I won't go into that history, but quite a few of the Spanish settlements in Tierra Adentro were consciously built as fortresses, and the village of Taos was no exception. The Indians were wild back in the day, particularly Kiowa, Comanche, Apache and Navajos.

The appropriate tangent at this point is to mention that there are three distinct "Taos"-es. There is the ancient Indian Pueblo at the foot of the Mountain; there is the village some three or four miles south; then there is Ranchos de Taos, several miles south of the village, where stands San Francisco de Asis mission church that's been painted by Georgia O'Keeffe dozens of times and by other painters endless numbers of times.  Side note: Dennis Hopper is buried in Ranchos de Taos, and his grave is a pilgrimage site for a diminishing number of aging Easy Riders.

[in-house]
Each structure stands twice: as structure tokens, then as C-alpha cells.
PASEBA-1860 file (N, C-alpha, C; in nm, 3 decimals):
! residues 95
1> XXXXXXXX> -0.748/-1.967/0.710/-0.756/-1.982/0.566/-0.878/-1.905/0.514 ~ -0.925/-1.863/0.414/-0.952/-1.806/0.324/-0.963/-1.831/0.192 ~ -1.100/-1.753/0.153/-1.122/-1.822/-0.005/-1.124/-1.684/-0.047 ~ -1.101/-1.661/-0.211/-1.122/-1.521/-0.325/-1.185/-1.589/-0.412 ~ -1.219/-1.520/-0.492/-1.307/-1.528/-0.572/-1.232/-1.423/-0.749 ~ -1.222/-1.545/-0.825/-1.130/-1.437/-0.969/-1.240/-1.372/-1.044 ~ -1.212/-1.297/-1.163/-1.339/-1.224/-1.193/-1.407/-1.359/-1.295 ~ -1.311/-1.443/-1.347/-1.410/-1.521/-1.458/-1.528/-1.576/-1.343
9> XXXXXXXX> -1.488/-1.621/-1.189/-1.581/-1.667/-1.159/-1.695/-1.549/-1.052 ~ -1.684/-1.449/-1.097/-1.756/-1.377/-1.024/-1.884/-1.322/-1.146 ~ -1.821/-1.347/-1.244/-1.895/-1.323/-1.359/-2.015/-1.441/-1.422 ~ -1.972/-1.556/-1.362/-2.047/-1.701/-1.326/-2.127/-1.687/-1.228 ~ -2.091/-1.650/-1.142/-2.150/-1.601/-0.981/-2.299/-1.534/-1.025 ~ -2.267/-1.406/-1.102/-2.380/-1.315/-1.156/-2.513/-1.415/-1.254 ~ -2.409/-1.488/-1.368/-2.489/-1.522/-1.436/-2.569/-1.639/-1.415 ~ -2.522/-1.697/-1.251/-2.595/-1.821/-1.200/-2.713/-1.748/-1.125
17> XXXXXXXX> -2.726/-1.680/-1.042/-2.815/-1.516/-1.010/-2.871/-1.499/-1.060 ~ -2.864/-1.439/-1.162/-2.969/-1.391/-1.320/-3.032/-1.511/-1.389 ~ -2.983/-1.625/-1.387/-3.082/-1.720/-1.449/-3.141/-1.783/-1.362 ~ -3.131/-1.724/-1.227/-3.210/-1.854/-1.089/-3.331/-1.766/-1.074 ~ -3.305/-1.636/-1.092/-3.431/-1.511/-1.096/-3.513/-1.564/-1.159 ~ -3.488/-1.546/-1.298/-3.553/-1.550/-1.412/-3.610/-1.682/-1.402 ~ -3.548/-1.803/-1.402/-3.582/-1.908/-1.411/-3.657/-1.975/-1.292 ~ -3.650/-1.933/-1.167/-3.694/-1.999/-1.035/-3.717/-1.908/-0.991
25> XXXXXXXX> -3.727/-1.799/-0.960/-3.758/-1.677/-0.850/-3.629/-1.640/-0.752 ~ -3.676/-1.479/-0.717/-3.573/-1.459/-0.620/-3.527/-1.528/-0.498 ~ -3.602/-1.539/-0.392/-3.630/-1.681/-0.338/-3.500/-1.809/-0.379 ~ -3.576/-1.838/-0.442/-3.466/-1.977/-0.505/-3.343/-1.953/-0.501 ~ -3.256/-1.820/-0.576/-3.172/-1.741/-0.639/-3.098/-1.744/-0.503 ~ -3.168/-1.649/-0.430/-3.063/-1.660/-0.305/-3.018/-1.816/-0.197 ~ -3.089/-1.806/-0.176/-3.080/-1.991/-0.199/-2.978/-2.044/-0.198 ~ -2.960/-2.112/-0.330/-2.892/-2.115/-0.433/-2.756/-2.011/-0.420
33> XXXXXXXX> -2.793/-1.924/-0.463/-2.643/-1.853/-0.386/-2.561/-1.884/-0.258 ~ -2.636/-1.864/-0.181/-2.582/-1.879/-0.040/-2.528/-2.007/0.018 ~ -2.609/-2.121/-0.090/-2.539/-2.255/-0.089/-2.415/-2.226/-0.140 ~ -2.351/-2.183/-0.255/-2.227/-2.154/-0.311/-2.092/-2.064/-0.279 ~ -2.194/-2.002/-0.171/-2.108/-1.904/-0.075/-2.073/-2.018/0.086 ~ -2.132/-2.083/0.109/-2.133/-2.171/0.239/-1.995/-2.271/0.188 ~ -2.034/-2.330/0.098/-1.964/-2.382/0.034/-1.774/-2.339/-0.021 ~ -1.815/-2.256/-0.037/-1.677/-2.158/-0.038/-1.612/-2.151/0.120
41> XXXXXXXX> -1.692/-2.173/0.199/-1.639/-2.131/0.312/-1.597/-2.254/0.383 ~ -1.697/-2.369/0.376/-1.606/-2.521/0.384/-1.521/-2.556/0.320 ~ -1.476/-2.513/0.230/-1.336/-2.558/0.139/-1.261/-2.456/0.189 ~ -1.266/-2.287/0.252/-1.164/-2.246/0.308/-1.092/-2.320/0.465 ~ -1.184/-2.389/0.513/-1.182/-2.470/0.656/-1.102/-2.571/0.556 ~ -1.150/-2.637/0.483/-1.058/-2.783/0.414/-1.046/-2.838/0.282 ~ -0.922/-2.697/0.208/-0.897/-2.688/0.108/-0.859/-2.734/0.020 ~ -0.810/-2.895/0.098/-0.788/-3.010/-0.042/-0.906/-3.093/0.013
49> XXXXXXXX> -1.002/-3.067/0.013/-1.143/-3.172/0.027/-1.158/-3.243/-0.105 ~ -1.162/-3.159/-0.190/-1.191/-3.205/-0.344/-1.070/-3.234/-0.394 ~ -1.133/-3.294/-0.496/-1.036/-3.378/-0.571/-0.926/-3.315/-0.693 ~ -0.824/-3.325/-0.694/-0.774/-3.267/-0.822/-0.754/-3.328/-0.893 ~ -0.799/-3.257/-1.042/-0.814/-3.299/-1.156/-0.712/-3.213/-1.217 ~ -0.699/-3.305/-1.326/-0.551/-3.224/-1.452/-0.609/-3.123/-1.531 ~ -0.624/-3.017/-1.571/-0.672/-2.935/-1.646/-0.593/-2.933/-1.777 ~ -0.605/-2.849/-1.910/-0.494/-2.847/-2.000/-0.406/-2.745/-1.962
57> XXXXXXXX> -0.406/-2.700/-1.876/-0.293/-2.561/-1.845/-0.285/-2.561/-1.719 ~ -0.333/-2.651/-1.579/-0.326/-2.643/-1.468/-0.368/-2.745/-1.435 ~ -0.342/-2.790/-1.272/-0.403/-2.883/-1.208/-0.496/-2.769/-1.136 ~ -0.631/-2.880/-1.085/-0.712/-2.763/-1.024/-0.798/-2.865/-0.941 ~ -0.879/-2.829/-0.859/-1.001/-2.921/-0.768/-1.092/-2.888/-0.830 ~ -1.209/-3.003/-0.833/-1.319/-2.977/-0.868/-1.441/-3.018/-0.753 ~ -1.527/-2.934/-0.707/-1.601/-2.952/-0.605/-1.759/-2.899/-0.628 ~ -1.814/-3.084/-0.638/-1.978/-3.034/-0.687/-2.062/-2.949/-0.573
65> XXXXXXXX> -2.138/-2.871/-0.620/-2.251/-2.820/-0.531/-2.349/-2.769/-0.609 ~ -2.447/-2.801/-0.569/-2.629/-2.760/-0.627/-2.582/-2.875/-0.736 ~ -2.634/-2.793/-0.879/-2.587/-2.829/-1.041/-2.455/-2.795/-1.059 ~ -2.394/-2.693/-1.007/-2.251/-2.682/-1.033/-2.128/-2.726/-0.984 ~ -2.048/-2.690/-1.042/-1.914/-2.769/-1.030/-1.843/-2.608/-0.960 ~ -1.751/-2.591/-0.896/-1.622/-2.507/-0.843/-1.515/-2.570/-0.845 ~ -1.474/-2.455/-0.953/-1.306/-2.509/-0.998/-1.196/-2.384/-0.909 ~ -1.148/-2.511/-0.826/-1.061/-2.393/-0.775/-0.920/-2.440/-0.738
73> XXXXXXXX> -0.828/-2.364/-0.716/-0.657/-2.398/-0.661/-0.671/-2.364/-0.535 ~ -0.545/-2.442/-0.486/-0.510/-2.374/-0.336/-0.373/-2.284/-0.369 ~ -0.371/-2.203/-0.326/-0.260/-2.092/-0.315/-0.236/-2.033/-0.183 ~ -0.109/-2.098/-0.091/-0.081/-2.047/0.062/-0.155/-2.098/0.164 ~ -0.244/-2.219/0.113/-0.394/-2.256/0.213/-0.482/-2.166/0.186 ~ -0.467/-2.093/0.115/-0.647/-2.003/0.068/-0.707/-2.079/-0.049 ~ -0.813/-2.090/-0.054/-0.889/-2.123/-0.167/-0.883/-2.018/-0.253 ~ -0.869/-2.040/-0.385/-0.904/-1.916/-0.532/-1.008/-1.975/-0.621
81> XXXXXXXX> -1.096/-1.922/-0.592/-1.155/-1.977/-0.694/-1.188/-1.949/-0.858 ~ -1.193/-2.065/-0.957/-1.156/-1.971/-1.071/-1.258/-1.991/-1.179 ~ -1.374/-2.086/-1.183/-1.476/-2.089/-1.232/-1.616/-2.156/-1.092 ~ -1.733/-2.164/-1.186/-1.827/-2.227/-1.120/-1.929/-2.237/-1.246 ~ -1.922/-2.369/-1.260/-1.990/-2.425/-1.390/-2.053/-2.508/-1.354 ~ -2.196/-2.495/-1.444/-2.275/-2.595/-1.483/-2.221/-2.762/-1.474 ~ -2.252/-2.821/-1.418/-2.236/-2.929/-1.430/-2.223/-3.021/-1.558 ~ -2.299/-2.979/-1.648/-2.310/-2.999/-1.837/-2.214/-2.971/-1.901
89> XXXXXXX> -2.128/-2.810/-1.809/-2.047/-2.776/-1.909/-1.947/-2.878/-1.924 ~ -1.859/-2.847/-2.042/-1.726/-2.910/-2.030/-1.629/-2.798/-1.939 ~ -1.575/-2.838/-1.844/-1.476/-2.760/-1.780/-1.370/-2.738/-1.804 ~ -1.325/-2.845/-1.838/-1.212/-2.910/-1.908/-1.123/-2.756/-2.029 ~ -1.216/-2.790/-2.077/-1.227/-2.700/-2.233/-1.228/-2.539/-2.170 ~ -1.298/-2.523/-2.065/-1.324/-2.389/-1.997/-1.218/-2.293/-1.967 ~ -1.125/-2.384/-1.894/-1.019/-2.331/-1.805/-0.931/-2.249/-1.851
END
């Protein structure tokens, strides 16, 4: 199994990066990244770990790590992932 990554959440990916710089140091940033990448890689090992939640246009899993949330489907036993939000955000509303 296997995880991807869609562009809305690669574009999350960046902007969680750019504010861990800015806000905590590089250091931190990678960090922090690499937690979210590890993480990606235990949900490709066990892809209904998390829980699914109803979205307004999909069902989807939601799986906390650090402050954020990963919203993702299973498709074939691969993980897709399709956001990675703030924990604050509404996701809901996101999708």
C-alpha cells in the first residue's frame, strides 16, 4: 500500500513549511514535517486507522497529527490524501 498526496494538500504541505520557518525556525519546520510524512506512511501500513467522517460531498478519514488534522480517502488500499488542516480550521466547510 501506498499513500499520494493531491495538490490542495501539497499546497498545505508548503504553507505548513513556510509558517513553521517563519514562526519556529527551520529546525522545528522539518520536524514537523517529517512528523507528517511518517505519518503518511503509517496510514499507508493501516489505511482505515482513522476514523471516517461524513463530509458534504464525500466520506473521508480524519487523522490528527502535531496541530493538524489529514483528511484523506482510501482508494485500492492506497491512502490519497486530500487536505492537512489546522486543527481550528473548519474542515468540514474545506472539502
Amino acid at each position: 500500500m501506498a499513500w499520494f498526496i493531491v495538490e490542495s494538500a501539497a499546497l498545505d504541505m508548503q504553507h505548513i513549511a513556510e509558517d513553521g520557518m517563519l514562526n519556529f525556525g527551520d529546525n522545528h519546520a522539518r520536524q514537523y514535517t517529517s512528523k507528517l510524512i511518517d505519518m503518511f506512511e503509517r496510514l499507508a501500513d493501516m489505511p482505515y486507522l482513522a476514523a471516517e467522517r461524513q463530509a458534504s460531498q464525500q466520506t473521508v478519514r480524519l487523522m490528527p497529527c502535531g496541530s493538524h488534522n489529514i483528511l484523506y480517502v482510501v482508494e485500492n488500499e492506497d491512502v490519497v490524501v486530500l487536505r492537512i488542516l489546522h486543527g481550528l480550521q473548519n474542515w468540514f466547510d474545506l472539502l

Surrounding all of this is an amorphous outlying settlement area dotted with ranches and ranchettes and earthships and what have you where by far the largest number of Taoseños currently live scattered to the winds perhaps, but partaking in their own way the essence of that Sacred Placewhere they don't have to mix too much with the tourists.

At least it's not as bad as Sedona.

Anyway, none of the Taoses would be what they are today without Bluemschein and Phillips and the other members of the Taos Society of Artists and their numerous offshoots and successors and the many other influencers who have passed through or settled there since that fateful Wagon Wheel broke in the summer of 1898.